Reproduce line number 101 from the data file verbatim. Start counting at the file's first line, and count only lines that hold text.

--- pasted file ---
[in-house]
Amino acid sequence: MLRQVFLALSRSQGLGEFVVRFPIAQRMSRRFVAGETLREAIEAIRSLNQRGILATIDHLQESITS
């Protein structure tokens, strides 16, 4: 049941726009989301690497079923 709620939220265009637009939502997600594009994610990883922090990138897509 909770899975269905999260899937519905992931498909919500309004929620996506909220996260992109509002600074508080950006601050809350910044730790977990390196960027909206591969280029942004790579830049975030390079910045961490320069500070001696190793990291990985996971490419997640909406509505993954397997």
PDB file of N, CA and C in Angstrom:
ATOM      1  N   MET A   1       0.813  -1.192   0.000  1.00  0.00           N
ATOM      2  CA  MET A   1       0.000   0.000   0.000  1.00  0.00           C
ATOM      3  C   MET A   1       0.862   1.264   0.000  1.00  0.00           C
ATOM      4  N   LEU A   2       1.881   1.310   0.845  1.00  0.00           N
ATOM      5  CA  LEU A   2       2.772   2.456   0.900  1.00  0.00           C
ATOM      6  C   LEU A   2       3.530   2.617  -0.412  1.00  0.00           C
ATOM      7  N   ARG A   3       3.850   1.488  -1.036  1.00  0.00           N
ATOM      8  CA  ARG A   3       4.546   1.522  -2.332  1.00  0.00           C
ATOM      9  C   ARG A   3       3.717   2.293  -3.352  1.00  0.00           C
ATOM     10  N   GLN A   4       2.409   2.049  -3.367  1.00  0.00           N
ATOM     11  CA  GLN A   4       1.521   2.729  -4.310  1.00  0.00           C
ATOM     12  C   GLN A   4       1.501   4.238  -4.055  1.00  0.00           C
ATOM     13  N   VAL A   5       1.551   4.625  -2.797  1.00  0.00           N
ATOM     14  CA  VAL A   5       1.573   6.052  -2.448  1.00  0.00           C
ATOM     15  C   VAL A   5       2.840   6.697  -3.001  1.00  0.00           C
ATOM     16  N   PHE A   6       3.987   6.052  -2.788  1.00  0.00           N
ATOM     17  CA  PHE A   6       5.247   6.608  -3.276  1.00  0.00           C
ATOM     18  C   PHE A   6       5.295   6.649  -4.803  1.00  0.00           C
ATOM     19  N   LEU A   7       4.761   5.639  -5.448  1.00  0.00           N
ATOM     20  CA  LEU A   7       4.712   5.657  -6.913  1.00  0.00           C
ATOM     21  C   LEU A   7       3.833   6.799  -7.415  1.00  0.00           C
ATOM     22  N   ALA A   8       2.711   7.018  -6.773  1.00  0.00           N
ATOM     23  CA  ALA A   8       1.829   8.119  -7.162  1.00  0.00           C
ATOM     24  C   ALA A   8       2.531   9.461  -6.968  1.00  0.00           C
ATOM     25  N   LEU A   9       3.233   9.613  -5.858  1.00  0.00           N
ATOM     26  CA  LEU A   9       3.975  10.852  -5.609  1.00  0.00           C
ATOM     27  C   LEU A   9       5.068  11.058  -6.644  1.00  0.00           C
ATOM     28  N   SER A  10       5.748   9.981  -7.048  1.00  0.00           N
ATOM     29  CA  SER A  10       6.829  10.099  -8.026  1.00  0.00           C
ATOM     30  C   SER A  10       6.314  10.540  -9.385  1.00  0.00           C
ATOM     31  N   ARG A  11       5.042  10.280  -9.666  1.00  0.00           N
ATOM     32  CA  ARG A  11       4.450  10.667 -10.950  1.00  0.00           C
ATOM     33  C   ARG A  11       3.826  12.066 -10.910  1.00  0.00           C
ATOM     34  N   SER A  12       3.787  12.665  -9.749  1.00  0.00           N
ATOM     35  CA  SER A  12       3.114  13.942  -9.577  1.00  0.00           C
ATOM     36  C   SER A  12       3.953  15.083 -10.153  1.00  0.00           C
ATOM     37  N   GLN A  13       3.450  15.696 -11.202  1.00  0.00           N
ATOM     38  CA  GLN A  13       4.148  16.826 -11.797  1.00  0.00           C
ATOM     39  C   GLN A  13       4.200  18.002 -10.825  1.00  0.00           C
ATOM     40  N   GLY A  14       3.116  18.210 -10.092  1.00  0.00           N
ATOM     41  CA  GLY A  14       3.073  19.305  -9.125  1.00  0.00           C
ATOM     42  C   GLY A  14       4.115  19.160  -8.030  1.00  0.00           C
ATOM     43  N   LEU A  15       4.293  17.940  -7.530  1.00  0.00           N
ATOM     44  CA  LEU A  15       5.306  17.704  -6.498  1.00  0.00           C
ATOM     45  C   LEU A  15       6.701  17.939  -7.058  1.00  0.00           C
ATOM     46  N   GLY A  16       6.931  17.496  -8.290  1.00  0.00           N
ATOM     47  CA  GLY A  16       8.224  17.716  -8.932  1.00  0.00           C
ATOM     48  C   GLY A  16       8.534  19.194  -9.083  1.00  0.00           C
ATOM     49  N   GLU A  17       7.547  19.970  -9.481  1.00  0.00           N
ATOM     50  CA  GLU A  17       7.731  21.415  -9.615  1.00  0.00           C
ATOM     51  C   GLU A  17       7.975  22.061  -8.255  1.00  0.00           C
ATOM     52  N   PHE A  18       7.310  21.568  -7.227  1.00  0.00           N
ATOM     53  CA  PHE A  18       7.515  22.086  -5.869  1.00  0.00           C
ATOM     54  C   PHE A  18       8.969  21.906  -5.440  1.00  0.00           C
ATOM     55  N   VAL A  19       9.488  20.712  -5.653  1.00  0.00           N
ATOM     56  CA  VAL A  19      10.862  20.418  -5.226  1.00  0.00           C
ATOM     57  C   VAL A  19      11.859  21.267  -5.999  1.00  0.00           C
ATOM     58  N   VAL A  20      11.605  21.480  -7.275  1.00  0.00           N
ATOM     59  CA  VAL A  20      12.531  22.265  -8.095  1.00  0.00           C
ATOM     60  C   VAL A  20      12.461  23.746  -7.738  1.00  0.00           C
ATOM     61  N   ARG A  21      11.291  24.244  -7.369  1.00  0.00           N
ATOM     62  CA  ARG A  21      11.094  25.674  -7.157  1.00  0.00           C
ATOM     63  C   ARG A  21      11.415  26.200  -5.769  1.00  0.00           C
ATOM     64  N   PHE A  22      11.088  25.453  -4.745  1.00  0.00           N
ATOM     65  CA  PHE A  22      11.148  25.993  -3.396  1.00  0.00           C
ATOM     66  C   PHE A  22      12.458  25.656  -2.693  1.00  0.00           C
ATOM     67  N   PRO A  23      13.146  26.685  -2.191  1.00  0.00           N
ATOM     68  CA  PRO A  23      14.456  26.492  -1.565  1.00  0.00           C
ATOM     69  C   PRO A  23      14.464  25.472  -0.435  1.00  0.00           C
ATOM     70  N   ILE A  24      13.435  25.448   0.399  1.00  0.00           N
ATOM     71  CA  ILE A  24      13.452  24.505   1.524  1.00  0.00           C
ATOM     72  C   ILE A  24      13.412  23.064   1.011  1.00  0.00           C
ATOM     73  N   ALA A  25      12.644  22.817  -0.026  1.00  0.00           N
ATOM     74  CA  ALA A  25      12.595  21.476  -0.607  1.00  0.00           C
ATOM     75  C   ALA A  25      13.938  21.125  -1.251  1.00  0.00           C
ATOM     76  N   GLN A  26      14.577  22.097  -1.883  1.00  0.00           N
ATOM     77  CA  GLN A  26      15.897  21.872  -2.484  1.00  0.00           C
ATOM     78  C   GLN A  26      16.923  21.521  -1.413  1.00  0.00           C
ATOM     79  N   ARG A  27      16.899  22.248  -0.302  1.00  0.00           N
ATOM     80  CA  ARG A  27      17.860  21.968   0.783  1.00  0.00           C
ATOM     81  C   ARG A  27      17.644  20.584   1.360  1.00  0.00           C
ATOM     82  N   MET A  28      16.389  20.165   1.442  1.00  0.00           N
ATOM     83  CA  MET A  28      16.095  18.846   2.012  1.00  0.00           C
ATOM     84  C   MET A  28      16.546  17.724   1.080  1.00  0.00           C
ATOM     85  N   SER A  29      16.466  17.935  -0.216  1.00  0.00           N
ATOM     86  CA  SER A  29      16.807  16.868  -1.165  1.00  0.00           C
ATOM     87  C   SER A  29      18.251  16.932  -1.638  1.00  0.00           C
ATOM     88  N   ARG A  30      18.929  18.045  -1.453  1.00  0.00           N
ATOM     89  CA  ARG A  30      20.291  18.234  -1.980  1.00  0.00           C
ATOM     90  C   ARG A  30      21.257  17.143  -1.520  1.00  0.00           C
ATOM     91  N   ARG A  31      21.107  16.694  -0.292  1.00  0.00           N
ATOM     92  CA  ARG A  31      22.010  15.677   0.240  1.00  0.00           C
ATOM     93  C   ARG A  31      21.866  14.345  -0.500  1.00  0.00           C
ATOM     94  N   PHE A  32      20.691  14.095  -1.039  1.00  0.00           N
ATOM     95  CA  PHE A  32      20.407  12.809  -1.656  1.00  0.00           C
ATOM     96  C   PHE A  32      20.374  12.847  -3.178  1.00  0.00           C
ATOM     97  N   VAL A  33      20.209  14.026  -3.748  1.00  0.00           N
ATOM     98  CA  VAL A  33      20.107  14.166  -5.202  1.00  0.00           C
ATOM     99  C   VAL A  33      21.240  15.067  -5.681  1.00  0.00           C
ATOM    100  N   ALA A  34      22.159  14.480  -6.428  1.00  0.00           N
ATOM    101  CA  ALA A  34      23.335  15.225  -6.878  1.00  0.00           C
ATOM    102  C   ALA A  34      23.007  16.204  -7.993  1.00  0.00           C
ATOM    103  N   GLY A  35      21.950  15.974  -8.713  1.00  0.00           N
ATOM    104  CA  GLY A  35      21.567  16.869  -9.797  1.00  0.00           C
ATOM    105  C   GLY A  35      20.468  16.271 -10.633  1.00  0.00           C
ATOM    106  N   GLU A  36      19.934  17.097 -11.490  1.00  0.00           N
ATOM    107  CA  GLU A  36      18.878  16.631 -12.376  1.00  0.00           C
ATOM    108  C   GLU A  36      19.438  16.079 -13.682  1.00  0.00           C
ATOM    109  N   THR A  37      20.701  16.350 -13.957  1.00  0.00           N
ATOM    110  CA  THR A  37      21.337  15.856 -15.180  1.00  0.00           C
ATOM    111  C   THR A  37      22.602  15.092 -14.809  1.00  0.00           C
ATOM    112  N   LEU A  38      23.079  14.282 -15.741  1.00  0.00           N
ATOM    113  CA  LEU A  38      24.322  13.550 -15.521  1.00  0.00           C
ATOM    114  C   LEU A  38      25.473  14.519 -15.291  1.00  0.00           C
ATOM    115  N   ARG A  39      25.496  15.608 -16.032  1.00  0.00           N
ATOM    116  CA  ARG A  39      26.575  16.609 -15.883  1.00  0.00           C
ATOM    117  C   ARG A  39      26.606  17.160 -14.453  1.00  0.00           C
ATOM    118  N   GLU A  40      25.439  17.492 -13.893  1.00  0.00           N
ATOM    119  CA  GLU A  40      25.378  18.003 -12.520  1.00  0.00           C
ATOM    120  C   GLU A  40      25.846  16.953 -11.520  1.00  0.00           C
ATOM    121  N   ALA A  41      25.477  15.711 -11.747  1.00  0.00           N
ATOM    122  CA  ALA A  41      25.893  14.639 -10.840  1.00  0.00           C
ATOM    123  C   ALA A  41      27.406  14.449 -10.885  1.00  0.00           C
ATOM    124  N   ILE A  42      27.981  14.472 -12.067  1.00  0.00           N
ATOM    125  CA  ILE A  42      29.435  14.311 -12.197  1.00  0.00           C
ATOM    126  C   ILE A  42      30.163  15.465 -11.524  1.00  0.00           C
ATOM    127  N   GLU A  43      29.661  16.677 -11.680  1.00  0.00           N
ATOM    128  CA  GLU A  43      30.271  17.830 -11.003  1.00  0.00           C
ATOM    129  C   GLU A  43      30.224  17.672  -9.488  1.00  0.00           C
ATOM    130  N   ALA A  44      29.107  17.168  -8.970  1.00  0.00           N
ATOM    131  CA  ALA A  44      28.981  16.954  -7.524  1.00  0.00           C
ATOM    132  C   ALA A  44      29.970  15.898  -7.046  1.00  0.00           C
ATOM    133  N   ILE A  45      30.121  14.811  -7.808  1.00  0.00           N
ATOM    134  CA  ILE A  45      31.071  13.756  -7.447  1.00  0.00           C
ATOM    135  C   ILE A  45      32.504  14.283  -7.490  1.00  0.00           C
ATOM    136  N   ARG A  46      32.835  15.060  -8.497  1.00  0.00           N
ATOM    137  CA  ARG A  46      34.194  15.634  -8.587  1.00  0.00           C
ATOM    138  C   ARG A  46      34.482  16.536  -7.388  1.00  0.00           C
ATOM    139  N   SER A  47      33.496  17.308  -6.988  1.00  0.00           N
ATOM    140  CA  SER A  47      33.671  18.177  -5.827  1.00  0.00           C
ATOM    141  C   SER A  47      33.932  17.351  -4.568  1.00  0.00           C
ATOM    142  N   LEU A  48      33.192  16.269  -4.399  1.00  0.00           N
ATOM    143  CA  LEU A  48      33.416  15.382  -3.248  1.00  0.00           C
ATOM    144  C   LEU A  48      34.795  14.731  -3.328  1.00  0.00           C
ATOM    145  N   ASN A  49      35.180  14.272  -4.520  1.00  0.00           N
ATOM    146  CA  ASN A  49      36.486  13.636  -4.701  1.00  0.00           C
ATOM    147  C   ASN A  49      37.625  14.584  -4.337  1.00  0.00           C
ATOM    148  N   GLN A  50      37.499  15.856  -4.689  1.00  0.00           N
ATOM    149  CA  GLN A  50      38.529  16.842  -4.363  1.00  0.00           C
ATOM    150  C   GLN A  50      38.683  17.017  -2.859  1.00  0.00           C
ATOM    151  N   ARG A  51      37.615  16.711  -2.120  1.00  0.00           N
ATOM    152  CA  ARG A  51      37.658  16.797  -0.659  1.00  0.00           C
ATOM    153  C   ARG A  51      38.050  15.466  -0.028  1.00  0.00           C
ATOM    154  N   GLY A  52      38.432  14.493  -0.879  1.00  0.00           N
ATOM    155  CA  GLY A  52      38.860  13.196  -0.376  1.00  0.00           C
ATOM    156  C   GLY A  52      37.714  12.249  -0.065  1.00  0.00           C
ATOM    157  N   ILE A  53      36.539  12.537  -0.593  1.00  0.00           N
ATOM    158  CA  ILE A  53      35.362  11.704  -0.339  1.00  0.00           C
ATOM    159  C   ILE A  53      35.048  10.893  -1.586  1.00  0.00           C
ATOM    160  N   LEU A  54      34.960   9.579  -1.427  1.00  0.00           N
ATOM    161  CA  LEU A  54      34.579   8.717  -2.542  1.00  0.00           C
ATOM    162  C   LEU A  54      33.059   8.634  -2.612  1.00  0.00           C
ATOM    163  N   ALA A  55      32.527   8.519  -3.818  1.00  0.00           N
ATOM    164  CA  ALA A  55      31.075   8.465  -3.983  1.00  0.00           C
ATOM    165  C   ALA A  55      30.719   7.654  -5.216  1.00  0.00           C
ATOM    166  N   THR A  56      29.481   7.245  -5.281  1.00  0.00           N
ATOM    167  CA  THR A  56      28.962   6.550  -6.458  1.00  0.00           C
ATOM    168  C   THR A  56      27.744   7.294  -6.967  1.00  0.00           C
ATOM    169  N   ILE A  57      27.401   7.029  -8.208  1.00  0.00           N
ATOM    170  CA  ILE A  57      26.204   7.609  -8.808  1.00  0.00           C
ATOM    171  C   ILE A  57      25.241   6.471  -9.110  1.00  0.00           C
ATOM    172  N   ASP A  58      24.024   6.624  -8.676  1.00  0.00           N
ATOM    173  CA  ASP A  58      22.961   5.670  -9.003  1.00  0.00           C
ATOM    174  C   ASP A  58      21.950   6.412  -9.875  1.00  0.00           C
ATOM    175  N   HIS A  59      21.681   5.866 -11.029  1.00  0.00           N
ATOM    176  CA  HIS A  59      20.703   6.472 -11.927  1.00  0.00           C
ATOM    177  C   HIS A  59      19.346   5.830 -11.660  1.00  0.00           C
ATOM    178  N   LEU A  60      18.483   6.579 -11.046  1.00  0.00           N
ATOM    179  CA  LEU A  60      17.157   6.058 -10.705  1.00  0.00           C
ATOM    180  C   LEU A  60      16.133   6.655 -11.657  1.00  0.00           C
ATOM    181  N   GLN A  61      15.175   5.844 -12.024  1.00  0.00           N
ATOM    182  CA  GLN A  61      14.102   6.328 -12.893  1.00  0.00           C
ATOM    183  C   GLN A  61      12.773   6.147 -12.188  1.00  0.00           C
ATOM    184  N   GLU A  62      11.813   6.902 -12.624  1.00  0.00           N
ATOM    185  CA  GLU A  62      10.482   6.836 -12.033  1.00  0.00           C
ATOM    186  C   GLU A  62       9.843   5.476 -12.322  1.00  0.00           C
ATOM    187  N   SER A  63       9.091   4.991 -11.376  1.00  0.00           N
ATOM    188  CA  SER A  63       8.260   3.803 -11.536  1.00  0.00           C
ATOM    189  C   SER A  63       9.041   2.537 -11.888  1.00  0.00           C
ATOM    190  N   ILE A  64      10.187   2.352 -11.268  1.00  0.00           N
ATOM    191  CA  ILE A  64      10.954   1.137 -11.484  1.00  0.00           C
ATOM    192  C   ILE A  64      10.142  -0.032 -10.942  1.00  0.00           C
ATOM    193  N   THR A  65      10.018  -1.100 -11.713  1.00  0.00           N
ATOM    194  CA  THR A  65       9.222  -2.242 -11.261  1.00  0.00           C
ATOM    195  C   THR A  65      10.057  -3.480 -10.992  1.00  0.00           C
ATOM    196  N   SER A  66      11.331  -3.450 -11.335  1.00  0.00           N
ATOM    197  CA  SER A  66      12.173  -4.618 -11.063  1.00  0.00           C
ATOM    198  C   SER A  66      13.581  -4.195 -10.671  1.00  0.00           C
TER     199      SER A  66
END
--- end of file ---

ATOM     97  N   VAL A  33      20.209  14.026  -3.748  1.00  0.00           N